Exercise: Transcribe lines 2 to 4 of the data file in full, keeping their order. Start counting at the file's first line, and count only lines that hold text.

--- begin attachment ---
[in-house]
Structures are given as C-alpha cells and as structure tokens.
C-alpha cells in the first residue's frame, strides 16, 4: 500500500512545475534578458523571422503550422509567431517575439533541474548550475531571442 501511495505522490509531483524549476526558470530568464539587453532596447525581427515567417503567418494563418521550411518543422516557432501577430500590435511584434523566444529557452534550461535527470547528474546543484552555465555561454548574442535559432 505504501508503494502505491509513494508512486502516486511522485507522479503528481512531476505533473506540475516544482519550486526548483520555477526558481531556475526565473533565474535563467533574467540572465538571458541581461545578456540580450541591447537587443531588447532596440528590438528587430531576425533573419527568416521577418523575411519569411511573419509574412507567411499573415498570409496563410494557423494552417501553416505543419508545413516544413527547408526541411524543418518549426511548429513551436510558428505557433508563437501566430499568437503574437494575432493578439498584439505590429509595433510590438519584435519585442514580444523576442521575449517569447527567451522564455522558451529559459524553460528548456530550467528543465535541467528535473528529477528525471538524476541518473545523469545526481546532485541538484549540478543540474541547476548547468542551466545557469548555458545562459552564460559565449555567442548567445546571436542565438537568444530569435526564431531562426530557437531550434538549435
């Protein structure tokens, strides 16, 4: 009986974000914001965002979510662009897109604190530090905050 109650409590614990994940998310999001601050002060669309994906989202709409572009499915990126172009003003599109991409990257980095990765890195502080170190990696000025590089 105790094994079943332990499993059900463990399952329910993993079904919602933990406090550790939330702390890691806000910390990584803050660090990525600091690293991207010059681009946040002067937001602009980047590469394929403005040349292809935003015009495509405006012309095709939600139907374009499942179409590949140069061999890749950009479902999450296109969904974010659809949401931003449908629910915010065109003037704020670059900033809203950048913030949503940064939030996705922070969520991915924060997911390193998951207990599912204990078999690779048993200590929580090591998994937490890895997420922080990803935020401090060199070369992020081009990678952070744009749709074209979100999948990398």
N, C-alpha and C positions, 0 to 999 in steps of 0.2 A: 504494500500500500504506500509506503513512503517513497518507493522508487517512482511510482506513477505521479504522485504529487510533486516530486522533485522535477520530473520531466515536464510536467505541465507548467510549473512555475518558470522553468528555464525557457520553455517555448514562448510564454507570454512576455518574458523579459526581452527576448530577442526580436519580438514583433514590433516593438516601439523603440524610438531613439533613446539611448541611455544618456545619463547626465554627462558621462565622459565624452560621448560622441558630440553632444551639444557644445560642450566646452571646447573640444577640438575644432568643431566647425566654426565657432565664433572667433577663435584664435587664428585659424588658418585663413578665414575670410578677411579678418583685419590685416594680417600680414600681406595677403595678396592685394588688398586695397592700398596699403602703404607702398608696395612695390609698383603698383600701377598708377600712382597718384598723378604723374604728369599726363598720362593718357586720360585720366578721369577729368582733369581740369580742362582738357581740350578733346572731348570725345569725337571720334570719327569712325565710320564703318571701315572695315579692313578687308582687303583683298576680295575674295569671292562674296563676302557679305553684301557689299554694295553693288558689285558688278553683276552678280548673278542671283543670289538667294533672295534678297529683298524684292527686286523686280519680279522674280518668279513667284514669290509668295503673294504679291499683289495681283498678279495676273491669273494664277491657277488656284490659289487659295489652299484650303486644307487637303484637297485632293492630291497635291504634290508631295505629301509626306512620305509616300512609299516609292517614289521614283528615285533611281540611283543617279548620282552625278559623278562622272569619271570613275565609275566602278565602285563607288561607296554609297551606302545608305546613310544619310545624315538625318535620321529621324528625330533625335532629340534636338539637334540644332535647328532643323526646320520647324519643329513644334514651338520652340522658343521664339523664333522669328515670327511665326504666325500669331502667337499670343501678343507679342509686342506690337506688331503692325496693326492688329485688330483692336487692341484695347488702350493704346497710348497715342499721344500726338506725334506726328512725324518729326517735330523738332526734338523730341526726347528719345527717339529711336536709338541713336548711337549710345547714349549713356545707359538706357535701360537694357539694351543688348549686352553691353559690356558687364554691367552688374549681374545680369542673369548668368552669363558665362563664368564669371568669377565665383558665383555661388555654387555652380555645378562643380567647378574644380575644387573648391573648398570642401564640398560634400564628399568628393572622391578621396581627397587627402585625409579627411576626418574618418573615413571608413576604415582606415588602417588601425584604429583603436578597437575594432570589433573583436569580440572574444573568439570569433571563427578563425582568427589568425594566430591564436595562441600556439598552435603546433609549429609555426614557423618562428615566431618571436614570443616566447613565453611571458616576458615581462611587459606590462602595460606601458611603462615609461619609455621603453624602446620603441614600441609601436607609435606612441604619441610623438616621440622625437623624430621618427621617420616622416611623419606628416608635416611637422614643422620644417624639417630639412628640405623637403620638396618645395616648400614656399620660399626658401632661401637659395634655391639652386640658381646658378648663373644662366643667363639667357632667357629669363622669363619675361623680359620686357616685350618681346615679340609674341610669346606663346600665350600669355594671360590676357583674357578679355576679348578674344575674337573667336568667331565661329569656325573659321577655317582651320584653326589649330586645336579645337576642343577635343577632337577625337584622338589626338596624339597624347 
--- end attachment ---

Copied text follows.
Structures are given as C-alpha cells and as structure tokens.
C-alpha cells in the first residue's frame, strides 16, 4: 500500500512545475534578458523571422503550422509567431517575439533541474548550475531571442 501511495505522490509531483524549476526558470530568464539587453532596447525581427515567417503567418494563418521550411518543422516557432501577430500590435511584434523566444529557452534550461535527470547528474546543484552555465555561454548574442535559432 505504501508503494502505491509513494508512486502516486511522485507522479503528481512531476505533473506540475516544482519550486526548483520555477526558481531556475526565473533565474535563467533574467540572465538571458541581461545578456540580450541591447537587443531588447532596440528590438528587430531576425533573419527568416521577418523575411519569411511573419509574412507567411499573415498570409496563410494557423494552417501553416505543419508545413516544413527547408526541411524543418518549426511548429513551436510558428505557433508563437501566430499568437503574437494575432493578439498584439505590429509595433510590438519584435519585442514580444523576442521575449517569447527567451522564455522558451529559459524553460528548456530550467528543465535541467528535473528529477528525471538524476541518473545523469545526481546532485541538484549540478543540474541547476548547468542551466545557469548555458545562459552564460559565449555567442548567445546571436542565438537568444530569435526564431531562426530557437531550434538549435
């Protein structure tokens, strides 16, 4: 009986974000914001965002979510662009897109604190530090905050 109650409590614990994940998310999001601050002060669309994906989202709409572009499915990126172009003003599109991409990257980095990765890195502080170190990696000025590089 105790094994079943332990499993059900463990399952329910993993079904919602933990406090550790939330702390890691806000910390990584803050660090990525600091690293991207010059681009946040002067937001602009980047590469394929403005040349292809935003015009495509405006012309095709939600139907374009499942179409590949140069061999890749950009479902999450296109969904974010659809949401931003449908629910915010065109003037704020670059900033809203950048913030949503940064939030996705922070969520991915924060997911390193998951207990599912204990078999690779048993200590929580090591998994937490890895997420922080990803935020401090060199070369992020081009990678952070744009749709074209979100999948990398």